A large asteroid will pass by Earth this week – should we worry? (No.)
Recent weeks have witnessed a series of medium-to-large-sized asteroids cross paths with Earth's orbit. The largest of the pack—asteroid 2004 UE—is on track to make its closest approach to the planet Nov. 13. University of Illinois Urbana-Champaign astronomy professor and chair Leslie Looney spoke with News Bureau physical sciences editor Lois Yoksoulian about what researchers refer to as near Earth objects and how much of a threat they are to the planet.
What are near Earth objects, what are they composed of and how do we know?
Near Earth objects are meteoroids, asteroids or comets with orbits that bring them close to Earth's orbit. They are the leftovers of our solar system formation process, which means they are the nearly pristine bits and pieces of ice and rocks from which the planets formed. We know their orbits from tracking them, and we know of their composition from examining their reflected and infrared light and by comparisons to objects that we have visited with space missions.
There seem to be a lot of large NEOs in Earth's neighborhood in recent weeks. Is this unusual?
Over the last 20 years, NASA has dramatically increased the number of known NEOs—from knowing of less than a thousand to nearly 28,000. The precise dimensions of NEOs can be difficult to resolve due to their small size and great distances. However, those estimated by NASA to be 140 meters or more along their longest axis—most asteroids are potato-shaped, so their dimensions can be described as roughly spherical—have been mandated by Congress to be classified as NEOs. The increase in the number of objects classified as NEOs was in part due to this mandate. Anything of this size could have a catastrophic impact on Earth, destroying cities with large losses of life. This awareness leads to more reporting of objects.
How do scientists spot and track NEOs?
We discover NEOs by taking pictures of the night sky over a night or over multiple nights, looking for something that moves compared with the stars or galaxies. The closer the NEO is to Earth, the faster it will move. With enough time, we can use these images to determine the object's orbit. Many new and exciting upcoming astronomical surveys will also map the night sky over many years to look for supernovae or other time-varying objects, so we expect to find even more objects over the next few decades.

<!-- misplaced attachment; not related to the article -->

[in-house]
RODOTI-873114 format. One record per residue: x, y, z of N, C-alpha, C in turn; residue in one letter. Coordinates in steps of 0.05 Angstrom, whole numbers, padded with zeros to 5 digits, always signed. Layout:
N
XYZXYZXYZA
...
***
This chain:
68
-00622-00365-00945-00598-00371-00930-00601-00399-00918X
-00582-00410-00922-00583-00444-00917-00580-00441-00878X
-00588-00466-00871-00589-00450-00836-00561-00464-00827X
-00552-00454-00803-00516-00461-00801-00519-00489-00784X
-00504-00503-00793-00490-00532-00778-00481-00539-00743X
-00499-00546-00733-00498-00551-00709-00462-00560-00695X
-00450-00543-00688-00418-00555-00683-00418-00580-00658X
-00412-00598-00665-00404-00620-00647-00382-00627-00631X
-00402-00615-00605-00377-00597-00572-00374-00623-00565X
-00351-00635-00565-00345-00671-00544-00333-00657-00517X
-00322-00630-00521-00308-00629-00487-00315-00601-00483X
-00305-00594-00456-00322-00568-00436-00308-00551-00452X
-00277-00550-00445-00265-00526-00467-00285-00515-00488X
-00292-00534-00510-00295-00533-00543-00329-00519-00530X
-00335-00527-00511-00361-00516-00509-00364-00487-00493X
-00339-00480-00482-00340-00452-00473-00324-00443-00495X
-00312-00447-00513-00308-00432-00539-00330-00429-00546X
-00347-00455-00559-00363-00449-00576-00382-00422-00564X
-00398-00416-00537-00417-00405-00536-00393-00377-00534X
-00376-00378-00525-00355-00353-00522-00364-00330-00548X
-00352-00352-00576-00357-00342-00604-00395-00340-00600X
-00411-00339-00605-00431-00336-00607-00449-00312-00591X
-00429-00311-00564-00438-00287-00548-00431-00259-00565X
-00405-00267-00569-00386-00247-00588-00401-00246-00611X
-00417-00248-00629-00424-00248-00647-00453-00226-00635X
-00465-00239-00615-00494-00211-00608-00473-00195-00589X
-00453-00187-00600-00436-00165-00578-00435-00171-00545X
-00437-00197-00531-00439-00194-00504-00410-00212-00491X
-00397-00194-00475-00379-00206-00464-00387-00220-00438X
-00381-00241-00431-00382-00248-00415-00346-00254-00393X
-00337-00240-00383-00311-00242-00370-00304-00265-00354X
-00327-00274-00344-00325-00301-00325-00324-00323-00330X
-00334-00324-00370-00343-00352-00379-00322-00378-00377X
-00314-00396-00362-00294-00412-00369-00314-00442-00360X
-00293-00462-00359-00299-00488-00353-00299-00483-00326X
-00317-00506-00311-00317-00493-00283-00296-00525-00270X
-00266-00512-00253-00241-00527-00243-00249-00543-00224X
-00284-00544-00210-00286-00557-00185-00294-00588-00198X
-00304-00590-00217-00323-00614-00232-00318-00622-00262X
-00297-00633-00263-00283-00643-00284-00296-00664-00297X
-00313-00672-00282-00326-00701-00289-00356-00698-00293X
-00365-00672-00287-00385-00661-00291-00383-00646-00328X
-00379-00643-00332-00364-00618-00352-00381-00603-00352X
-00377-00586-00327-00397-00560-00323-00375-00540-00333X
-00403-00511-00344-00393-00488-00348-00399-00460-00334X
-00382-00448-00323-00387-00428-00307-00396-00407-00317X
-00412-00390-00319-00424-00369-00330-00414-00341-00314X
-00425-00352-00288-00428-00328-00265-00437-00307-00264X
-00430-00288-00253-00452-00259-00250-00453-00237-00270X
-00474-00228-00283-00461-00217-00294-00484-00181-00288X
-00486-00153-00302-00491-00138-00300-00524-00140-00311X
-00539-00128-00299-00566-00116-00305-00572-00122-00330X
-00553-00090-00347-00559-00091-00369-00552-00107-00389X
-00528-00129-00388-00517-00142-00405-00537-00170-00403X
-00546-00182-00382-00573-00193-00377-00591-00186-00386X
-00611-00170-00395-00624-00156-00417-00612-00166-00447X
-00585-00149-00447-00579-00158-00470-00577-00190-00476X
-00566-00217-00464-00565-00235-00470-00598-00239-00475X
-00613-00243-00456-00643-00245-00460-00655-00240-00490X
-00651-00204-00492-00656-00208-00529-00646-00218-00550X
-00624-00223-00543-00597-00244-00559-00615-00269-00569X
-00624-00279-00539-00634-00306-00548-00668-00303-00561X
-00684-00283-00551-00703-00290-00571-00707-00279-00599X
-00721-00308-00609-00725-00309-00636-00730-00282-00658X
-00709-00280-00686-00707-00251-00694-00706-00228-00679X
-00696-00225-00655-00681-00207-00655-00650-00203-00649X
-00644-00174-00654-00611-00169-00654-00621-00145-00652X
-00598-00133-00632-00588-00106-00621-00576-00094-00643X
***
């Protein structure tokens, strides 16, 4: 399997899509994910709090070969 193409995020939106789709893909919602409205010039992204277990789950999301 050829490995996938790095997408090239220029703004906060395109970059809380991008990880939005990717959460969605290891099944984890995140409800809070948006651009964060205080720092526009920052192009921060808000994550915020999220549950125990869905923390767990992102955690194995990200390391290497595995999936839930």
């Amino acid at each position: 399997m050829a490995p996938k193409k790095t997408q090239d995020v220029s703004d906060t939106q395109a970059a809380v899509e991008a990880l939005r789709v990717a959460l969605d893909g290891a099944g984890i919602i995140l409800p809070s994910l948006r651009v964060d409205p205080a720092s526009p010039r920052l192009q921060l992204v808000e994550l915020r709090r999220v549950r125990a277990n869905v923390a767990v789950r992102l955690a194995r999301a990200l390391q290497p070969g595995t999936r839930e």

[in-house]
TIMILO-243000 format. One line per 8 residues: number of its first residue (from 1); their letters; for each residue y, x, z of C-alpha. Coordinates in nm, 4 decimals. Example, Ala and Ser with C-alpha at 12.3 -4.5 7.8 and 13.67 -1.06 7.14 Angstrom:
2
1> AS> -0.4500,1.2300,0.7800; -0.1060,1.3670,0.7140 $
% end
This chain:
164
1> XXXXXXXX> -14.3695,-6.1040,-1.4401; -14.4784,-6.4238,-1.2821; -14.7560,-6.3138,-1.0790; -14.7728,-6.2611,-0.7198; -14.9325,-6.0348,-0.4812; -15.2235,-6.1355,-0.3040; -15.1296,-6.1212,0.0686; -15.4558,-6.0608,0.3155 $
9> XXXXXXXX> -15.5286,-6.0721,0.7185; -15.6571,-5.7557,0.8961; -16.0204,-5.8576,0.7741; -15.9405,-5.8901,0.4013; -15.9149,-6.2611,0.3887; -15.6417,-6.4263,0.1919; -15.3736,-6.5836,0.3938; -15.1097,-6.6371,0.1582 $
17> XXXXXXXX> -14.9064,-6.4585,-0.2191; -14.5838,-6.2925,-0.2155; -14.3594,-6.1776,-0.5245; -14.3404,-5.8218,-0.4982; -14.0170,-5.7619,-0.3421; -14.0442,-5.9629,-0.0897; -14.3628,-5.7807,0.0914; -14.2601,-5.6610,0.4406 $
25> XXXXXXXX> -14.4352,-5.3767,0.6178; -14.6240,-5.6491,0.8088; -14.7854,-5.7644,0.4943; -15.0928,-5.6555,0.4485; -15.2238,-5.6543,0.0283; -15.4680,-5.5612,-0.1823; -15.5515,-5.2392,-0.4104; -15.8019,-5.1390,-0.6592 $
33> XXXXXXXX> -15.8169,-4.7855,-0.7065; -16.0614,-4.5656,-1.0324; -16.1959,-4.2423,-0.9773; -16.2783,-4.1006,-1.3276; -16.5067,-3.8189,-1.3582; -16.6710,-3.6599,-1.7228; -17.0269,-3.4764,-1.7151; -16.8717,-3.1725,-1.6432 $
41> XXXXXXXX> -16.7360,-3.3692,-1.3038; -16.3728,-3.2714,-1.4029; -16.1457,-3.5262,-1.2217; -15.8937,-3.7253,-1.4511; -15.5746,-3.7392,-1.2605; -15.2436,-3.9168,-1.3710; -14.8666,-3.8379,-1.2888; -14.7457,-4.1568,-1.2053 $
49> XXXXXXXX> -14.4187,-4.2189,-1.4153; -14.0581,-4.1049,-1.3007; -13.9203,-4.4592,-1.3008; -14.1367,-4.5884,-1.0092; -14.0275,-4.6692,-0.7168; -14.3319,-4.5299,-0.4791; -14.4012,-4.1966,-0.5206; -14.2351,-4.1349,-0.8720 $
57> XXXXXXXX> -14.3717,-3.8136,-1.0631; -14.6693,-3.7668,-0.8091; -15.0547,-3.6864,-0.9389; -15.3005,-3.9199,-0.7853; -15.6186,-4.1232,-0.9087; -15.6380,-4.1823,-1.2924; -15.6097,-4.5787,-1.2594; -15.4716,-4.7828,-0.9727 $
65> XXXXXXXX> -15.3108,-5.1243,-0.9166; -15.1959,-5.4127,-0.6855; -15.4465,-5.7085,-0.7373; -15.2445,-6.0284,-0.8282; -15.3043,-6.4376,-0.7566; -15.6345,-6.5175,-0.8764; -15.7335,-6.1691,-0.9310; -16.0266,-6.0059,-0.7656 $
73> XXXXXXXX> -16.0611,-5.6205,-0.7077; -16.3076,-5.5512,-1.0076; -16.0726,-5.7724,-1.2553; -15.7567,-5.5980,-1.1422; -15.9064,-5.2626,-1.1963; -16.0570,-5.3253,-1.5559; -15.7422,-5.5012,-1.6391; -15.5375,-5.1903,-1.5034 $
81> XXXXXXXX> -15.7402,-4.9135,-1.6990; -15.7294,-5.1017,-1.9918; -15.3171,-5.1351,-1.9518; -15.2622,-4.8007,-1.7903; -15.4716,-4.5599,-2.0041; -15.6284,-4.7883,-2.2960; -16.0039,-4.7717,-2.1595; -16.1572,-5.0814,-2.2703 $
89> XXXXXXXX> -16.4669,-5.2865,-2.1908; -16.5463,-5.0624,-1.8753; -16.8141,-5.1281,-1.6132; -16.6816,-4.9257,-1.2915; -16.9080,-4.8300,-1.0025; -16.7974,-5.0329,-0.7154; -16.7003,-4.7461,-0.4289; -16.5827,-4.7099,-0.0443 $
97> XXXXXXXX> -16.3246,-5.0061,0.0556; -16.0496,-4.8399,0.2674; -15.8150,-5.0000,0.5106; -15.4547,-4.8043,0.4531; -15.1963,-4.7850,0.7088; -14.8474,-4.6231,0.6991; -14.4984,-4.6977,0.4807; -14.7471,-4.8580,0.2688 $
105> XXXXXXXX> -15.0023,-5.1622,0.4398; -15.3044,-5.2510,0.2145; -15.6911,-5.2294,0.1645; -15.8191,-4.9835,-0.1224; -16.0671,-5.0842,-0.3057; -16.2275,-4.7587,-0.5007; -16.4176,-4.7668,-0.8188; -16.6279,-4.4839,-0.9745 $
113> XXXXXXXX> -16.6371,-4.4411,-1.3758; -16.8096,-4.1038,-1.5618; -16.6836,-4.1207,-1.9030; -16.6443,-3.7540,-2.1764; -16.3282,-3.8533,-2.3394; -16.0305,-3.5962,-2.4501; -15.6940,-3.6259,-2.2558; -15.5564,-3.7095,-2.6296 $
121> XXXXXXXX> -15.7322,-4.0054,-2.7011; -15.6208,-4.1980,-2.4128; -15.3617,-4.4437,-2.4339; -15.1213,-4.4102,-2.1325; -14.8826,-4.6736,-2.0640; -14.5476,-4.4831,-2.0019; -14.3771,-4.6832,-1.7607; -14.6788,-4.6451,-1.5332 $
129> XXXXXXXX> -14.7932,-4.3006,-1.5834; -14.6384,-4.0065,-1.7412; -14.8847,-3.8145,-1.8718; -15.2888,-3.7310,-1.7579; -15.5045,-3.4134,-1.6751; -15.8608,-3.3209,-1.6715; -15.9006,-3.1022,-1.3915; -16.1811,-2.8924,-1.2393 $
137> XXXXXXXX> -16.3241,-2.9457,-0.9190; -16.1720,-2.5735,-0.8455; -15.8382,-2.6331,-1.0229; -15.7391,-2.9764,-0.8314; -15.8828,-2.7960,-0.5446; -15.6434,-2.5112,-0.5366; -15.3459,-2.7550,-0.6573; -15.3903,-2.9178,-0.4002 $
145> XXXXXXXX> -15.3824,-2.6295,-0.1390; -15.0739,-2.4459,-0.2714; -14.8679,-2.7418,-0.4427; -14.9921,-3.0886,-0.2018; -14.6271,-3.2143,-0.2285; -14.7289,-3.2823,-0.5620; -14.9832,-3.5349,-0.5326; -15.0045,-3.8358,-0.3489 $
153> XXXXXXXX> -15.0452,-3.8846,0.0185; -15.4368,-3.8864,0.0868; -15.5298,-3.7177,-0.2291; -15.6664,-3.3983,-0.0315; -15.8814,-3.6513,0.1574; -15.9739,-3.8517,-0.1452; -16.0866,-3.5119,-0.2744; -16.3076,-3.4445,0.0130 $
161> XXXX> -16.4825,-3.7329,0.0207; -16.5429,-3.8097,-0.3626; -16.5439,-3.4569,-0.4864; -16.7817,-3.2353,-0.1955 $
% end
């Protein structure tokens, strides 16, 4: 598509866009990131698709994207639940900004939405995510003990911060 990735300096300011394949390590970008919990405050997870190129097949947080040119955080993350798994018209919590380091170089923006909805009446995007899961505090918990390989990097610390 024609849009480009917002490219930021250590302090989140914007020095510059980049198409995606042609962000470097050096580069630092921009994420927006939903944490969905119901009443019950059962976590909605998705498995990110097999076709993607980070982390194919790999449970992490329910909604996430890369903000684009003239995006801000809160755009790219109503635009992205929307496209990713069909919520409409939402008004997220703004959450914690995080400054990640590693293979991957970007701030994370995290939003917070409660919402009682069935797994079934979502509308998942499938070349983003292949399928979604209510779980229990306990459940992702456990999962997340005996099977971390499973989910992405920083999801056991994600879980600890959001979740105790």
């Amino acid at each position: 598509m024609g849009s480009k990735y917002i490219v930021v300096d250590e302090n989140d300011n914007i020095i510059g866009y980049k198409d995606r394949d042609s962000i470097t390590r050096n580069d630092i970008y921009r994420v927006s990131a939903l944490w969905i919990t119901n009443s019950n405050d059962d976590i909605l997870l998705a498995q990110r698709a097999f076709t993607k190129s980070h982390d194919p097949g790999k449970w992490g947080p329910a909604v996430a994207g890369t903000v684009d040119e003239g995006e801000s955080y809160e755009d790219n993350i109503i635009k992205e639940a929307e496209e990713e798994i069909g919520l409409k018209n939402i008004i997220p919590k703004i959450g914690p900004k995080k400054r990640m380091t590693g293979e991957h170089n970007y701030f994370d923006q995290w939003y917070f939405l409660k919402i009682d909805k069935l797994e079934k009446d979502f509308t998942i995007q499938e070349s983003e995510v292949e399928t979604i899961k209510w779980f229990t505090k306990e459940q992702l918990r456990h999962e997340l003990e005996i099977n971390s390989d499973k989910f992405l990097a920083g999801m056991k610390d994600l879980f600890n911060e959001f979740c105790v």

At what size does a NEO become a concern?
Anything over 140 meters in diameter could cause major damage to cities or coasts, so any NEO with orbits that cross Earth's orbit is classified as a potentially hazardous object. There are about 2,000 PHOs known today. None of them are likely to impact the planet in the next 100 years, but we still watch their orbits for any shifts. The orbital paths of NEOs that will be near Earth in more than 100 years cannot be predicted very well. However, it is important to note that large impacts have hit Earth in the past—ask any dinosaur you meet—and the planet will be hit by large impacts in the future. It is not a matter of if, but a matter of when. But don't panic. It is not likely to happen anytime soon.
Are there any ways we can deflect NEOs that come too close?
If we have an advanced warning of five to 10 years or so, deflecting a NEO should be easy. I am not talking about nuclear blasts or anything like that. Blowing up a NEO is probably the worst thing to do, since now you have many smaller rocks in the same orbit. That said, NASA will launch this month the Double Asteroid Redirection Test, or DART, which will test a kinetic impact with an asteroid. This planned high-speed impact is scheduled to occur in October, and will determine how effectively we can change an asteroid orbit.
There are many other methods, including a gravity tractor—a spacecraft that nudges the asteroid using the spacecraft's mass—or attached rockets. If our civilization wants to survive for the next 1,000 years, we have to figure this out.
Asteroid 2004 UE will reach its closest approach to Earth on Nov. 13. How do this object's size and trajectory compare to other identified NEOs throughout history?
Asteroid 2004 UE is pretty typical of a NEO. It is around 160 meters in diameter—most are smaller, but many are bigger. Asteroid 2004 UE is not considered a safety concern since the closest approach to Earth's orbit on Nov. 13 will be more than 30 times the Earth-moon distance. This happens frequently.
Provided by University of Illinois at Urbana-Champaign